Her introduction to sex was from a book called "The Ideal Marriage" by Theodor Hendrik van de Velde. Her parents had it hidden in a bookcase, but she found it. "Danken Got!" (Thank God!)
Dr. Ruth lives in Washington Heights, New York. She has a private practice.
When Diane Sawyer interviewed Dr. Ruth at her apartment for "60 Minutes," she asked her husband, Fred, about their sex life. He answered, "The shoemaker's children have no shoes."
Dr. Ruth says, "When I talk about sex it's not to shock...but to educate."
When Dr. Ruth interviewed Jerry Seinfeld in 1986, she asked him why he's single. She also asked, "Wouldn't your parents love you to be married?" His reply: "Stop hocking me with the marriage! STOP HOCKING ME!"
Dr. Ruth helped raise money at the Tom Ridge Homeland Security Awards.
Emcees for the evening, honoring Cantor Fitzgerald's Howard Lutnick, were auctioning off a romantic trip to the California Wine Country. When the bidding stalled at $3,000, Westheimer jumped onstage: "I will call you on the trip and offer sex counseling." She added, "The couple has to be committed, not just one of these casual relationships." The bidding jumped to $7,000, sold o BCC's Louis Scotto. (New York Post, 4/19/12)
Dr. Ruth is the author of "Dr. Ruth's Guide to College Life! The Savvy Student's Handbook." The book deals with touchy roommate situations, "der druk" (the stress) of returning home for the holidays, and, of course, there's a chapter on sex.
Dr. Ruth Wordheimer was a parody of her therapist role, in which she helps anxious readers and spellers overcome their fear of long words.
Dr. Ruth appeared in a commercial for the Honda Prelude, ending with "My advice to you is, ‘Get a Prelude.'"
Westheimer worked as a spokeswoman for Clairol Herbal Essences and body wash, depicting a comical side to her work as a sex therapist. The commercial usually featured a woman imagining that she was using the shampoo on her hair, apparently receiving some sexual charge from it.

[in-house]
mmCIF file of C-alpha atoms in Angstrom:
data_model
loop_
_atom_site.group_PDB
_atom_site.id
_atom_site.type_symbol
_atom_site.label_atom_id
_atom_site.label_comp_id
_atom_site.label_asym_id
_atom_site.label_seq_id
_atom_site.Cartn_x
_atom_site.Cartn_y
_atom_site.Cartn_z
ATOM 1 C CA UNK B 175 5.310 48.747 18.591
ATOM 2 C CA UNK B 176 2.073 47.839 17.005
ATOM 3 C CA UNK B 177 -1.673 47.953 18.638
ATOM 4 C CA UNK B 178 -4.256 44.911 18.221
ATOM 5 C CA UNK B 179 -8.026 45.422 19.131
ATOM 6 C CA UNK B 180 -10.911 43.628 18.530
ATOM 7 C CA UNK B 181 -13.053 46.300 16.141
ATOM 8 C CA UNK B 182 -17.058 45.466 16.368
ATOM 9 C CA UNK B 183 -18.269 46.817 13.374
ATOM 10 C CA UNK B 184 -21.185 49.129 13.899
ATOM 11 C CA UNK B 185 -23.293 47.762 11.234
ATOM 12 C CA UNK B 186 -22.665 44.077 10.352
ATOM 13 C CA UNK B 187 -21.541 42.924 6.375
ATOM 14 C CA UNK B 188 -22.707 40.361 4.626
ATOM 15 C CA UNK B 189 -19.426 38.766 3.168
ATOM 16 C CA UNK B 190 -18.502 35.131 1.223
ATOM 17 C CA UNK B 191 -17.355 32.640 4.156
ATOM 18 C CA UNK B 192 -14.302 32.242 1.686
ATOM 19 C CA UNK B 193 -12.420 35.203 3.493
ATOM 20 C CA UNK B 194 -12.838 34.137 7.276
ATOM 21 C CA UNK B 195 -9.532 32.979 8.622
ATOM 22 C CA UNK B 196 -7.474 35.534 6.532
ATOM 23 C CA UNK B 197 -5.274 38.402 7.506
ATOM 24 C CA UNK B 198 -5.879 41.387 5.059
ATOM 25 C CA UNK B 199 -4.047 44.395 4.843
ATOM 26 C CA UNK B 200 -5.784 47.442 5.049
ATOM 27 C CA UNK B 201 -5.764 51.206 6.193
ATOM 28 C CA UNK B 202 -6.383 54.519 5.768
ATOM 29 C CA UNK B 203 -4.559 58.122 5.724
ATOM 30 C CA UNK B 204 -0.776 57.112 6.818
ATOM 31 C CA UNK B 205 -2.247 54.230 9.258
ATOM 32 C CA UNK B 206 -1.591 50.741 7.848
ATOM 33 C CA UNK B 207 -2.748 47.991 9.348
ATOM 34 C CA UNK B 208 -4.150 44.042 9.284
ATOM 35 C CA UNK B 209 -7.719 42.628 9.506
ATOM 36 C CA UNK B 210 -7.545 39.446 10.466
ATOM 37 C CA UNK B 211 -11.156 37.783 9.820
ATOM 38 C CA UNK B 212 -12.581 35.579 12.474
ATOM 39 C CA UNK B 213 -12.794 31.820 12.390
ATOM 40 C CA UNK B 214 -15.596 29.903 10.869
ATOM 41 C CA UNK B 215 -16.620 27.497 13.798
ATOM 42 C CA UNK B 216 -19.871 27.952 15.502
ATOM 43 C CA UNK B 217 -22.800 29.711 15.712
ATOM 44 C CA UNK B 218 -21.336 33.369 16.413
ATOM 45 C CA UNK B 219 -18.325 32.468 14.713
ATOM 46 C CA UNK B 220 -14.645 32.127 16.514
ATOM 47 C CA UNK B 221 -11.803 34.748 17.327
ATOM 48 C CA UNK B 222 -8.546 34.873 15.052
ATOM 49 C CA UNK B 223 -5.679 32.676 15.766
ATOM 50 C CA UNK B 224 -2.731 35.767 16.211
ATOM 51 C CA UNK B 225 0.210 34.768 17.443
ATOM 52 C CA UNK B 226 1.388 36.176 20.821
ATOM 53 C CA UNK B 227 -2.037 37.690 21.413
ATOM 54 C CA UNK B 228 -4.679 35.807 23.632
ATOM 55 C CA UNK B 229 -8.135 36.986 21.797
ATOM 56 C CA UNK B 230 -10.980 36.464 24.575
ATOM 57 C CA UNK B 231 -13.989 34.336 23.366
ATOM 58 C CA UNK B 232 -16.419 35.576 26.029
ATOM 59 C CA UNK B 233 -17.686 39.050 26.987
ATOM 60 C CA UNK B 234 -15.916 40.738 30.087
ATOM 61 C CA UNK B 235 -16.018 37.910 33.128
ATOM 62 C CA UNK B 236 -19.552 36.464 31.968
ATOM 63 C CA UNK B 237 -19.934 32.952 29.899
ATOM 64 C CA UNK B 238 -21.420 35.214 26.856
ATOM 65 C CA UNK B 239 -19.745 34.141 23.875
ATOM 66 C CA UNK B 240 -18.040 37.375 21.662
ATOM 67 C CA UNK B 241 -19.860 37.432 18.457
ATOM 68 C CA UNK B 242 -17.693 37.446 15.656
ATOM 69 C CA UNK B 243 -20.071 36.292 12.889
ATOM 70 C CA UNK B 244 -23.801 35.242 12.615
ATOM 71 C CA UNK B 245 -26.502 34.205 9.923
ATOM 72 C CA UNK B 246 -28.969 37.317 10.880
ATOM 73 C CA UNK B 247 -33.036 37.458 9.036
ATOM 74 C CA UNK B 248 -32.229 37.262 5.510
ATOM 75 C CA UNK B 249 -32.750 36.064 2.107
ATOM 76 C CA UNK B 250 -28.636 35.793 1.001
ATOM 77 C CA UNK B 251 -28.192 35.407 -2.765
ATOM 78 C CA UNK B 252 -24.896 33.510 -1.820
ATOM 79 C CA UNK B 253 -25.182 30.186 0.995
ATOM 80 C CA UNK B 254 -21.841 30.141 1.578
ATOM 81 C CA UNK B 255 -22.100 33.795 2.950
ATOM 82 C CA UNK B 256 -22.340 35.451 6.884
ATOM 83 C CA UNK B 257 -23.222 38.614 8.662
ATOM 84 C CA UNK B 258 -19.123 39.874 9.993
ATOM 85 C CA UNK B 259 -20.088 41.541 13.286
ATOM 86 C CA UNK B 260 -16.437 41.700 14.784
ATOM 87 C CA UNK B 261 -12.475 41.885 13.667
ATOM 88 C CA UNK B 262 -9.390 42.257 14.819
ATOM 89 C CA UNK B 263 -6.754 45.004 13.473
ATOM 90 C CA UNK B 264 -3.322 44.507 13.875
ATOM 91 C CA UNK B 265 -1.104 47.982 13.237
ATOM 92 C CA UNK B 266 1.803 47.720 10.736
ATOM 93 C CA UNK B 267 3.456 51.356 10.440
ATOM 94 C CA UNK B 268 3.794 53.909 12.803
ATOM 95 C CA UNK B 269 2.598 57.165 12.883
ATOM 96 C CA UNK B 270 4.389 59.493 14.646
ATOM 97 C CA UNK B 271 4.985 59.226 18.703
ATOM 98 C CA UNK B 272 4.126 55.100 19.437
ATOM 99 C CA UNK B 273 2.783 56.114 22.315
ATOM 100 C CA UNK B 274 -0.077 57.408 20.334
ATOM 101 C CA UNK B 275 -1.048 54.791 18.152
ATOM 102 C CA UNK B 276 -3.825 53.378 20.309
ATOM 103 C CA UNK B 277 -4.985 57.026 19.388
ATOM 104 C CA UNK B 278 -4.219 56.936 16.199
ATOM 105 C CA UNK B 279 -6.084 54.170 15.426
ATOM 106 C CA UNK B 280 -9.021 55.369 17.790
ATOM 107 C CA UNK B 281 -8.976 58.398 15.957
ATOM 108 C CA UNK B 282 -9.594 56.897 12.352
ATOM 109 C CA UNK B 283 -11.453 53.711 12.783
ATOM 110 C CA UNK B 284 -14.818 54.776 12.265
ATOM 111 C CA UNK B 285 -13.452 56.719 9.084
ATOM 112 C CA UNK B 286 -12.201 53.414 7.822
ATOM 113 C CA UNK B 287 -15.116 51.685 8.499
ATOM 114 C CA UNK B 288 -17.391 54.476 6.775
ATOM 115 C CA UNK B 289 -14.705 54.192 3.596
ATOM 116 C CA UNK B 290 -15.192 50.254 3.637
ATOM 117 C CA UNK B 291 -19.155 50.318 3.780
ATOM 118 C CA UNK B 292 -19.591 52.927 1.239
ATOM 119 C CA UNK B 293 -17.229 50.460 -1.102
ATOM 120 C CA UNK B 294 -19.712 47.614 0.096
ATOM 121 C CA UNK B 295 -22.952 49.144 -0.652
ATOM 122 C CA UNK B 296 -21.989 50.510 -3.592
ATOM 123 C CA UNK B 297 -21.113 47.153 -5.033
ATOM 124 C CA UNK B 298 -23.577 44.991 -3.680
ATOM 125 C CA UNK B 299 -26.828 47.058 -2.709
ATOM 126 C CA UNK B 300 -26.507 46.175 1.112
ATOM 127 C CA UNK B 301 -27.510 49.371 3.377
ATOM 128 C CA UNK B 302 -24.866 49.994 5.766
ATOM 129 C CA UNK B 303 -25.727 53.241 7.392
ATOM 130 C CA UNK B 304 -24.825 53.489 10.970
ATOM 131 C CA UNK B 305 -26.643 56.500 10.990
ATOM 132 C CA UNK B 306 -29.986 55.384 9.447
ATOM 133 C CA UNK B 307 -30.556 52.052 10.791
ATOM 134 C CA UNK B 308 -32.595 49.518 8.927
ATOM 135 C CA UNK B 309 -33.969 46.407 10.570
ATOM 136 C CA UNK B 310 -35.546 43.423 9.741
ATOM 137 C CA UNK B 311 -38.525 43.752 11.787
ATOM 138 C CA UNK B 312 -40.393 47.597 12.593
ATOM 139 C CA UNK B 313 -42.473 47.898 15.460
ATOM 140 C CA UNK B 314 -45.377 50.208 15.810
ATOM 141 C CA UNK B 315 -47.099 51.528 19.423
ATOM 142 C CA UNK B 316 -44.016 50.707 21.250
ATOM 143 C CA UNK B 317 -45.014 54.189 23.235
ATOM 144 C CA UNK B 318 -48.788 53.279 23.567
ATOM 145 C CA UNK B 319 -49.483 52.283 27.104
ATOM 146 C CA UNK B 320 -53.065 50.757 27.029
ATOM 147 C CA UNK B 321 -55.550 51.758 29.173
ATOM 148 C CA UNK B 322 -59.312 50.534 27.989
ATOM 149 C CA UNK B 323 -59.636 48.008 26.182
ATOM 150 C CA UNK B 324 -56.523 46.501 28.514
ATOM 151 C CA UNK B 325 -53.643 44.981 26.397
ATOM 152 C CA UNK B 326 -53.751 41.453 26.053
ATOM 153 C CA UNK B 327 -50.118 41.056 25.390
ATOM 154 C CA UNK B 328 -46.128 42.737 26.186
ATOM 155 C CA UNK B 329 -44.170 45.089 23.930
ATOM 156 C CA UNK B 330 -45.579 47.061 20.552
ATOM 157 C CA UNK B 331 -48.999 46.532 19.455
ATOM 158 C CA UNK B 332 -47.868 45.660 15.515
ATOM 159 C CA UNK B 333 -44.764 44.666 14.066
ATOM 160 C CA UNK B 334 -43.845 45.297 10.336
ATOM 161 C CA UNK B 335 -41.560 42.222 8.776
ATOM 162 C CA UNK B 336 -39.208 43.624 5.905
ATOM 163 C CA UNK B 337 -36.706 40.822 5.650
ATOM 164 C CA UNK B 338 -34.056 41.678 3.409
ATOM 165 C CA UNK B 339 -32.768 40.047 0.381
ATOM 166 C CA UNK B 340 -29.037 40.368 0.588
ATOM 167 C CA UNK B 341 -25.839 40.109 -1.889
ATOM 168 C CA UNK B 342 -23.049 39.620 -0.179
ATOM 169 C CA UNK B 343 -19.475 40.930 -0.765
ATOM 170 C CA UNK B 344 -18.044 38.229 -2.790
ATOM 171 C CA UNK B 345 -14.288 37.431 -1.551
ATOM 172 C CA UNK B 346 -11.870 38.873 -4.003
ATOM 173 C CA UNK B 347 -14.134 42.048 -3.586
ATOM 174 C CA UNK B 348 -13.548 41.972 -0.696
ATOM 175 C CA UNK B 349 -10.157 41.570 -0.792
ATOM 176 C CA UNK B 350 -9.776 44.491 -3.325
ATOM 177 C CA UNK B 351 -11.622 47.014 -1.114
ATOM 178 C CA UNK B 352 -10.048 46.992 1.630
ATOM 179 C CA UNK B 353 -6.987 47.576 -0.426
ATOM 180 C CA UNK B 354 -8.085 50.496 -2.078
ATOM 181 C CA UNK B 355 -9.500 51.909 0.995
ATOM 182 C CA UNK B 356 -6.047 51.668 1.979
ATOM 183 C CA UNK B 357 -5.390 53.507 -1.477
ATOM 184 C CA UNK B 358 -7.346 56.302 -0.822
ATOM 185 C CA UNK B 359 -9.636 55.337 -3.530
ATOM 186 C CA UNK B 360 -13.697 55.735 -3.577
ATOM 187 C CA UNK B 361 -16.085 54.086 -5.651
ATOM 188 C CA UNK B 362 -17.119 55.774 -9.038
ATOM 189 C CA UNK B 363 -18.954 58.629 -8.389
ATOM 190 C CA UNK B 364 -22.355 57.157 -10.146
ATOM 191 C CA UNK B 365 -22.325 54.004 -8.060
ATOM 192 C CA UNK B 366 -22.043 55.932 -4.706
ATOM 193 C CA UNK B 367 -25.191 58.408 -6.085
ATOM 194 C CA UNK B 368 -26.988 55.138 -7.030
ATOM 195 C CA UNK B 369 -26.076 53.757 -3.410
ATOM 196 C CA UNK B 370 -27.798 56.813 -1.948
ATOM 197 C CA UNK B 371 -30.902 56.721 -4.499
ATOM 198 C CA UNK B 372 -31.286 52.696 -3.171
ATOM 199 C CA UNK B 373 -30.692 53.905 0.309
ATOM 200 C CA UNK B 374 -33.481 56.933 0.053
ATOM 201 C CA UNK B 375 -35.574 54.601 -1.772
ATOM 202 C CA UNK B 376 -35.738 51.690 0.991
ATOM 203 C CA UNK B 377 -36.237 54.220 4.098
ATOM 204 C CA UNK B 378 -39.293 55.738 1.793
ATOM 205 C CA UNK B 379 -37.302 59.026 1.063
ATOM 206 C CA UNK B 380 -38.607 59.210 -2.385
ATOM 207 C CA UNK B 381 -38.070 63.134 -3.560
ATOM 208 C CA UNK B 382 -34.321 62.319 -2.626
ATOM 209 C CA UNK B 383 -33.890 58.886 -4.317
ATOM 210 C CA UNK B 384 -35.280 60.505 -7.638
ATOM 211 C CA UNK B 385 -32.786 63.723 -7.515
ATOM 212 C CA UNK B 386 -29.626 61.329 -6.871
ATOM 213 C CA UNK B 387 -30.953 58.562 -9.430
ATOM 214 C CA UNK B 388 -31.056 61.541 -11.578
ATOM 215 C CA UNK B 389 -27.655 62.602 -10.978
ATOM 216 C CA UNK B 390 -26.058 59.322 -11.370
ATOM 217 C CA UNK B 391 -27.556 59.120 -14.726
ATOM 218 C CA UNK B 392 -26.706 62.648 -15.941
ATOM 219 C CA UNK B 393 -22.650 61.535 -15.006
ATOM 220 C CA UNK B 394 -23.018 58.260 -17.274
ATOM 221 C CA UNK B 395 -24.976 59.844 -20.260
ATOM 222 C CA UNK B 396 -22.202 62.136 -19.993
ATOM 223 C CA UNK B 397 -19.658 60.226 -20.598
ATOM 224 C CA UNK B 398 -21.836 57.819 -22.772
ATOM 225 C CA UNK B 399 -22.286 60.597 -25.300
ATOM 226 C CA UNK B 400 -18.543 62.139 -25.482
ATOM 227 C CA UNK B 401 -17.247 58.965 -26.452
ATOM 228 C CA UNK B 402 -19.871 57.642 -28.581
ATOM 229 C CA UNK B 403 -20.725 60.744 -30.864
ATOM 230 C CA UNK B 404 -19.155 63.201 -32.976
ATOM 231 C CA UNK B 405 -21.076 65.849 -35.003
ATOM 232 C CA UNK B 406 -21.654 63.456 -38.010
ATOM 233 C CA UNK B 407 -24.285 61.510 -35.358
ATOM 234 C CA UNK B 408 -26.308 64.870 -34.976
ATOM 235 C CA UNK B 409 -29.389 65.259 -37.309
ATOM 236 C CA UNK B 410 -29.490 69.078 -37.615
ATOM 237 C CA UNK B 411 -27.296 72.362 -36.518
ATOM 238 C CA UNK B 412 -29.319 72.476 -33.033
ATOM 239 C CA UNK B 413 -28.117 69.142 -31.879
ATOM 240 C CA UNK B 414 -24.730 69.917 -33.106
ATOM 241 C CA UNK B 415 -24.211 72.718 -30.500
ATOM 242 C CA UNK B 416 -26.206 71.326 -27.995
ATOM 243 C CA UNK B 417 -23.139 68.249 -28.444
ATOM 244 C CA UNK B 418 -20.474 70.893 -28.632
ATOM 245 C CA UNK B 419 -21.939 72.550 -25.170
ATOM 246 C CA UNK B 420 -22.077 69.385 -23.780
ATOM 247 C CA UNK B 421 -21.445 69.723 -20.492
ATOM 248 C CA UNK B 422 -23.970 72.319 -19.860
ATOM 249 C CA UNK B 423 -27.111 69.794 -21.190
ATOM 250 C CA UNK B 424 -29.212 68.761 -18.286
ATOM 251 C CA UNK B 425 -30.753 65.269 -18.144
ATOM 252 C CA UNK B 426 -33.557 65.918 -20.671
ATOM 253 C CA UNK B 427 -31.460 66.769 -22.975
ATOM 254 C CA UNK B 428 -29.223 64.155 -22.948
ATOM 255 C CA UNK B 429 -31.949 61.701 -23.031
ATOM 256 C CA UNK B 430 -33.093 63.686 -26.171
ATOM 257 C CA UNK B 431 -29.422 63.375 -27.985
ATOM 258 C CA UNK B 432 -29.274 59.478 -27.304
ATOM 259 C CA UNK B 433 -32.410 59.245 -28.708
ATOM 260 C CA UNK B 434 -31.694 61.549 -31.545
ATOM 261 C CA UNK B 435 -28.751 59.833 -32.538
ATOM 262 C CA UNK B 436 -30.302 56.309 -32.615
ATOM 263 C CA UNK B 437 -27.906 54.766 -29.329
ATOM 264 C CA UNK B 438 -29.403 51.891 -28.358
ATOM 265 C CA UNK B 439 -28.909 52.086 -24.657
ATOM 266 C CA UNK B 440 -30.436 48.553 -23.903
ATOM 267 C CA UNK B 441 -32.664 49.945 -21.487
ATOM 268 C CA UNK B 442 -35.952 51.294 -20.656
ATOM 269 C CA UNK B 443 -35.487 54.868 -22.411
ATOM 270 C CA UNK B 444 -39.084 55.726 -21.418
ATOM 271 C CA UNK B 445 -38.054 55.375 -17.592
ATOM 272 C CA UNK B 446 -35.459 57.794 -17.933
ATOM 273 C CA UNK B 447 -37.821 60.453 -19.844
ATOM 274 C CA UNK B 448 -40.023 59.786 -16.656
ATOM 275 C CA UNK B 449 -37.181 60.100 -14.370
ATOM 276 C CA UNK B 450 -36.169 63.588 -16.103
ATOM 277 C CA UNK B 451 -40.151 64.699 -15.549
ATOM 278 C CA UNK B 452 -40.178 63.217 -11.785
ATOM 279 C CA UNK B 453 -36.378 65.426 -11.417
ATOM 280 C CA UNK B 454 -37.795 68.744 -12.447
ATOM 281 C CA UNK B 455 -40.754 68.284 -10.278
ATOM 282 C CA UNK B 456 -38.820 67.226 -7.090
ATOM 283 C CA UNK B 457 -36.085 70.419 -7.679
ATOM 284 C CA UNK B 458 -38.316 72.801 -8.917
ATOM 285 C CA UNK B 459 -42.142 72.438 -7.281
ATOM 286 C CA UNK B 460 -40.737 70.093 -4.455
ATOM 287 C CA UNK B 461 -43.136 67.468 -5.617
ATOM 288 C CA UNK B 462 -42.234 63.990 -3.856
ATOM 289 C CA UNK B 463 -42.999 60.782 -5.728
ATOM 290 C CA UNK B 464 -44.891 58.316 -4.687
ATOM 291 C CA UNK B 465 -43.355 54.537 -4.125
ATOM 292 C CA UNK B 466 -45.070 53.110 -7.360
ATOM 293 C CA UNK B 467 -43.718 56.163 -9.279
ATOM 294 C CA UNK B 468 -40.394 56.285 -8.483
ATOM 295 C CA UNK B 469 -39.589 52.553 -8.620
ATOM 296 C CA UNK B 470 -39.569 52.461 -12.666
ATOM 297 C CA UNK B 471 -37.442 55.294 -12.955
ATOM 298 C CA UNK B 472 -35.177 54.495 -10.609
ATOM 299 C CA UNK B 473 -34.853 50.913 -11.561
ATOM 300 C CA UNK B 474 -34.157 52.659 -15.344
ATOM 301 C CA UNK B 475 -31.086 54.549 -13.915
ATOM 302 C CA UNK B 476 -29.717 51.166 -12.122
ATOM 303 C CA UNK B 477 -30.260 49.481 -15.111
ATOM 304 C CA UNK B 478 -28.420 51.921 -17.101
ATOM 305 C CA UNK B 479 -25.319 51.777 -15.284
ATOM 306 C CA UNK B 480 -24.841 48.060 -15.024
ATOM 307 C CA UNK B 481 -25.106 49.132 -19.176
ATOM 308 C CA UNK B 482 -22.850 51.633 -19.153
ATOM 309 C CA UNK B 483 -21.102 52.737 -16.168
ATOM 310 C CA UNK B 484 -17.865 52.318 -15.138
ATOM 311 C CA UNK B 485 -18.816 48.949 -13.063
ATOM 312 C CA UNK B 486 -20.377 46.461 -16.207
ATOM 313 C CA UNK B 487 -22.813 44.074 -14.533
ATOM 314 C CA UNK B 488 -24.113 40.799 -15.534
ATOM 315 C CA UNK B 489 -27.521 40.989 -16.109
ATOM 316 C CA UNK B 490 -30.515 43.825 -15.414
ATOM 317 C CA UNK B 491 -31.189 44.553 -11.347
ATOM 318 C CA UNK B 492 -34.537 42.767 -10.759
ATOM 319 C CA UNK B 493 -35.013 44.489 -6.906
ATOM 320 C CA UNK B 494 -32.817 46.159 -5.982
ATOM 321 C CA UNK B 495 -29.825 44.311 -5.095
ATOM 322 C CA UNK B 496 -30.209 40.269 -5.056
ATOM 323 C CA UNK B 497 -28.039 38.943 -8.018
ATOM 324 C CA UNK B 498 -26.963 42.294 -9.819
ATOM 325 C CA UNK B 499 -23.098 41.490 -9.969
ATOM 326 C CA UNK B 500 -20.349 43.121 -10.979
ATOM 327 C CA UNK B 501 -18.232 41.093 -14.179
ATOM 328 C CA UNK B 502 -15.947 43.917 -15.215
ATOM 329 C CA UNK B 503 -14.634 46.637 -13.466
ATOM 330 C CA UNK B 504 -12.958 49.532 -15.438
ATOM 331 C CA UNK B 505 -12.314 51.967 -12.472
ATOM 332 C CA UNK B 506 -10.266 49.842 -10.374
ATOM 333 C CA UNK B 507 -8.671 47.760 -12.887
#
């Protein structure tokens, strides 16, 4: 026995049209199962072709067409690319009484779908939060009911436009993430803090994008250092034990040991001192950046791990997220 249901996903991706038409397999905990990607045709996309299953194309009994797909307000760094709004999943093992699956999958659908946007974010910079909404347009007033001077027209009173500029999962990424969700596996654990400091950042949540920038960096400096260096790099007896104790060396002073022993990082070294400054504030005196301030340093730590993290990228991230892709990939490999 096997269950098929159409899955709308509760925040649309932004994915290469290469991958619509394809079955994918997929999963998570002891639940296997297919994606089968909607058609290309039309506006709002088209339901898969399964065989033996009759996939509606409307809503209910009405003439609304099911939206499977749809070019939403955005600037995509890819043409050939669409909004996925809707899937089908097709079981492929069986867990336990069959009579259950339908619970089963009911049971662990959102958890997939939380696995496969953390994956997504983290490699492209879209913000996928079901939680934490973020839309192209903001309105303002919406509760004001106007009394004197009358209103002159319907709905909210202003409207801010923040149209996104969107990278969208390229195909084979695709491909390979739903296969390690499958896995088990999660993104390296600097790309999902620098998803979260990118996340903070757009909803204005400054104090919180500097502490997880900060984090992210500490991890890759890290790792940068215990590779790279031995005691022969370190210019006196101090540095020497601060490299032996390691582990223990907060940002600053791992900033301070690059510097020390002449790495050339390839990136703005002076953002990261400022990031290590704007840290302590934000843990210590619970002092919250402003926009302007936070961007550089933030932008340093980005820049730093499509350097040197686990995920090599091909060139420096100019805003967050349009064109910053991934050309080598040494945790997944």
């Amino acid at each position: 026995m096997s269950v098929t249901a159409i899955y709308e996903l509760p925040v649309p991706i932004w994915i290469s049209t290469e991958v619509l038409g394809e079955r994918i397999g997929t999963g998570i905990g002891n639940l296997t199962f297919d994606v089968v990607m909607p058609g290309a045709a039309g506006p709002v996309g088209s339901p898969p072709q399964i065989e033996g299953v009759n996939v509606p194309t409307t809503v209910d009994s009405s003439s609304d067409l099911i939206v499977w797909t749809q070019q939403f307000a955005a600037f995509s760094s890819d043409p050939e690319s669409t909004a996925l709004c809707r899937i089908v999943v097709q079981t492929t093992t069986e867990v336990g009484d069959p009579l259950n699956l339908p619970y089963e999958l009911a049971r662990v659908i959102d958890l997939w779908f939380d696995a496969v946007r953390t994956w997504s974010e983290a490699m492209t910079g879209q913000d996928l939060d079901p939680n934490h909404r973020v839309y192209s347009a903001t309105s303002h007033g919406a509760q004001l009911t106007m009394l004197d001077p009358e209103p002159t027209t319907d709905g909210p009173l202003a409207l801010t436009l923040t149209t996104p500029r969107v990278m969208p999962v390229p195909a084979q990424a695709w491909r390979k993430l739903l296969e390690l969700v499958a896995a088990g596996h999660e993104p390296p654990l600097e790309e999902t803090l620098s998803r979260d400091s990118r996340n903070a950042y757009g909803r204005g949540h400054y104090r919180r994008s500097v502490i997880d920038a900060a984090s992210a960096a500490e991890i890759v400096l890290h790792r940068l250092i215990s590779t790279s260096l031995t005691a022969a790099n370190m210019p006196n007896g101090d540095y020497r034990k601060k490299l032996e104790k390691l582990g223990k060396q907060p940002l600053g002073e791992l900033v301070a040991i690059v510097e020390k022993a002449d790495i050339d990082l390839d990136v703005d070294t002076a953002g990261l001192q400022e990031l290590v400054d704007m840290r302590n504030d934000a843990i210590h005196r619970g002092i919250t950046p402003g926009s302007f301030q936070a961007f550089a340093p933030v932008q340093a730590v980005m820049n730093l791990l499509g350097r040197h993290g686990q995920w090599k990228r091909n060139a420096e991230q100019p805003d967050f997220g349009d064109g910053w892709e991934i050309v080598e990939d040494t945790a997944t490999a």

In the Jan. 2009 issue of Playboy, Westheimer appears as #13 in the list of the 55 most important people in sex from the past 55 years.
Dr. Ruth speaks four languages: English, German, French and Hebrew.
During Fashion Week 2013, Dr. Ruth tripped over an umbrella ("shirum") stand and had her arm wrapped in a make-shift sling created from a French scarf.
"Part of my success is because I'm old fashioned." (quote)
"shisn" (to shoot)
"Yes, I was trained as a sniper in the Israeli armed forces. This was after the Holocaust. I was a very good shooter. I once went with my grandson to a country fair where you shoot a water pistol at a clown's mouth. We came home with twelve stuffed animals and a goldfish." (quote)
...the taste of chocolate is a sensual pleasure in itself, existing in the same world as sex...For myself, I can enjoy the wicked pleasure of chocolate...entirely by myself. Furtiveness makes it better." (quote)
"zayn andersh" (to differ)
"The soap operas do us a tremendous disservice because they show us different sexual experiences EVERY SINGLE EPISODE, with a highness of emotion and satisfaction, and nobody in real life can duplicate that. It doesn't work that way." (quote)
"The idea that fidelity between partners can be a powerful aphrodisiac holds true today, just as it did in medieval times." (quote)
"If you're healthy, educated, and willing to communicate, then you can have sex until age 99.
"goldena yoykh" (chicken soup/golden broth)
"The rebbetzin advises the brides that "chicken soup all the time is not very interesting." Nor is the same sexual diet. (quote from "Heavenly Sex - Sexuality in the Jewish Tradition" by Dr. Ruth K. Westheimer & Jonathan Mark)
"Sex is not only for reproduction, but for recreation." (quote)
MARJORIE GOTTLIEB WOLFE agrees with the critics: "If height were measured in courage, determination, and hard work, this little lady [Dr. Ruth] would be ten feet tall."
More Majorie Wolfe
All Things Jewish
Jewish Communities of the World